Classic Case of Genius with a Thousand Helpers • Henry “the Sphinx” Singelton • Ph.D. from MIT • Founded Teledyne • Through acquisition the company made it to Fortune’s top 300 list at number 293. • Had too many helpers • Once he left, the company began to crumble
It’s Who You Pay, Not How You Pay Them “ We found no systematic pattern linking executive compensation to the process of going from good to great. The evidence simply does not support the idea that the specific structure of executive compensation acts as a key lever in taking a company from good to great.”
Analysis • Cash vs. Stock • Long-term vs. Short-term Incentives • Salary vs. Bonus
The Difference • Good to Great executives received slightly less total cash compensation
The First Who Principle • It’s not how you compensate your executives, it’s which executives you have to compensate in the first place. • The Bus Example
Nucor • Built their system on the idea that you cant teach a farmer work ethic to people who don’t have it in the first place
“We have the hardest working steel workers in the world.” • Paid workers more than any other steel company • Built the pay system on a high-pressure team-bonus mechanism • Workers showed up for work thirty minutes early • Created an environment where hardworking people would thrive
“The Right People” Less Emphasis More Emphasis • Specific educational background • Practical skills • Specialized knowledge • Work experience • Character • Work ethic • Basic intelligence • Dedication to fulfilling commitments • Values
Rigorous, Not Ruthless • Good-to-great companies are rigorous, not ruthless, and the distinction is crucial • Ruthless: hacking and cutting without consideration • Rigorous: applying exacting standards consistently
Ruthless or Rigorous? • In 1986 Wells Fargo acquired Crocker Bank • Wells Fargo terminated 1,600 Crocker managers on the first day • “The only way to deliver to the people who are achieving is to not burden them with the people who are not achieving” – Wells Fargo executive (p.53)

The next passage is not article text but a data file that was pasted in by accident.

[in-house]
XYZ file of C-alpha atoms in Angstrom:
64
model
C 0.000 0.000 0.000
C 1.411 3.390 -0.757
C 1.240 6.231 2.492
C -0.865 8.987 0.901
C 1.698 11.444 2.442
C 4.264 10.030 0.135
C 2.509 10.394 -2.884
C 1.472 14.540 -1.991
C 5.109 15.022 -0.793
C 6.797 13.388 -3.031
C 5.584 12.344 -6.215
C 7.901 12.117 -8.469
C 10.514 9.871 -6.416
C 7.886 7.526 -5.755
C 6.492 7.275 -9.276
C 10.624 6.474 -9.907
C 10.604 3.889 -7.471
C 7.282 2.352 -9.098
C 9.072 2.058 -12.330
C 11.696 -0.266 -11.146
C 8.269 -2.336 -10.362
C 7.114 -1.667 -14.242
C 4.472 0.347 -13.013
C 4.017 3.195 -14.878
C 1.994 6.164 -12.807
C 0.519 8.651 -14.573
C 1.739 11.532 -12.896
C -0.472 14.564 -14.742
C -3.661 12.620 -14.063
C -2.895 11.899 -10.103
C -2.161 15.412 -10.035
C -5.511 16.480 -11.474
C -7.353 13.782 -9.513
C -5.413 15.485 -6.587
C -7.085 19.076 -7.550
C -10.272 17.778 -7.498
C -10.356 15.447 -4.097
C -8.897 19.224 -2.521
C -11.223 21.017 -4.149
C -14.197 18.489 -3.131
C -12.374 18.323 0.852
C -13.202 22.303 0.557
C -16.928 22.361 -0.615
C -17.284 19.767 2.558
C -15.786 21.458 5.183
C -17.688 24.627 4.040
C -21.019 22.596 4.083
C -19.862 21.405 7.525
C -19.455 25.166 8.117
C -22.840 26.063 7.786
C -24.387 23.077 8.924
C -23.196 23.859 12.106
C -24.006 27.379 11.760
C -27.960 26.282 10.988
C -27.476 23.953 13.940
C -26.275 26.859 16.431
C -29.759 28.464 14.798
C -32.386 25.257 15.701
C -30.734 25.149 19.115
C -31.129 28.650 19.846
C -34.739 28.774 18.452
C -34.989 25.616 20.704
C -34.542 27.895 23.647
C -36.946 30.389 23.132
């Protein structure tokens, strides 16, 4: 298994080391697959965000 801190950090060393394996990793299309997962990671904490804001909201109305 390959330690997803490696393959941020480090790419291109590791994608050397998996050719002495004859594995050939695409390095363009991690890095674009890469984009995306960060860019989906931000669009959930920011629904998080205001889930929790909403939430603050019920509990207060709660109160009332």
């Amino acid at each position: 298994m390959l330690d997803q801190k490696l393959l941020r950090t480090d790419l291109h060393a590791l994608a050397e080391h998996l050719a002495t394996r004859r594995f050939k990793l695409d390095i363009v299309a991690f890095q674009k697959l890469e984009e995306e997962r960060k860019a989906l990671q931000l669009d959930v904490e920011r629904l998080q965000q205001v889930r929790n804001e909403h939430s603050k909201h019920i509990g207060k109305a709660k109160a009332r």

Three Practical Disciplines • 1. When in doubt, don’t hire – keep looking! • “Packard’s Law: No company can grow revenues consistently faster than its ability to obtain the right kind of people to implement growth and still become a great company.”(pg.54) • A company’s success can largely be attributed to that company’s discipline to finding the right people.
Practical Discipline #2 • When you know you need to make a people change, act. • “The moment you feel the need to tightly manage someone, you’ve made a hiring mistake. The best people don’t need to be managed. Guided, taught, led – yes. But not tightly managed.”(pg. 56) • Wasting time and energy on one poorly hired employee takes your time away from the great ones • “Waiting too long before acting is equally unfair to those who need to get off the bus.”(pg.56)
Practical Discipline #3 • Put your best people on your biggest opportunities, not your biggest problems. • Marlboro moved George Weissman, their number one executive from domestic business to international • At the time domestic sales accounted for 99% of the business and international less than 1% • Marlboro became the number one selling cigarette in the world three years before it was number one in the U.S. • Good to Great companies put their best people on their biggest opportunities, not their problems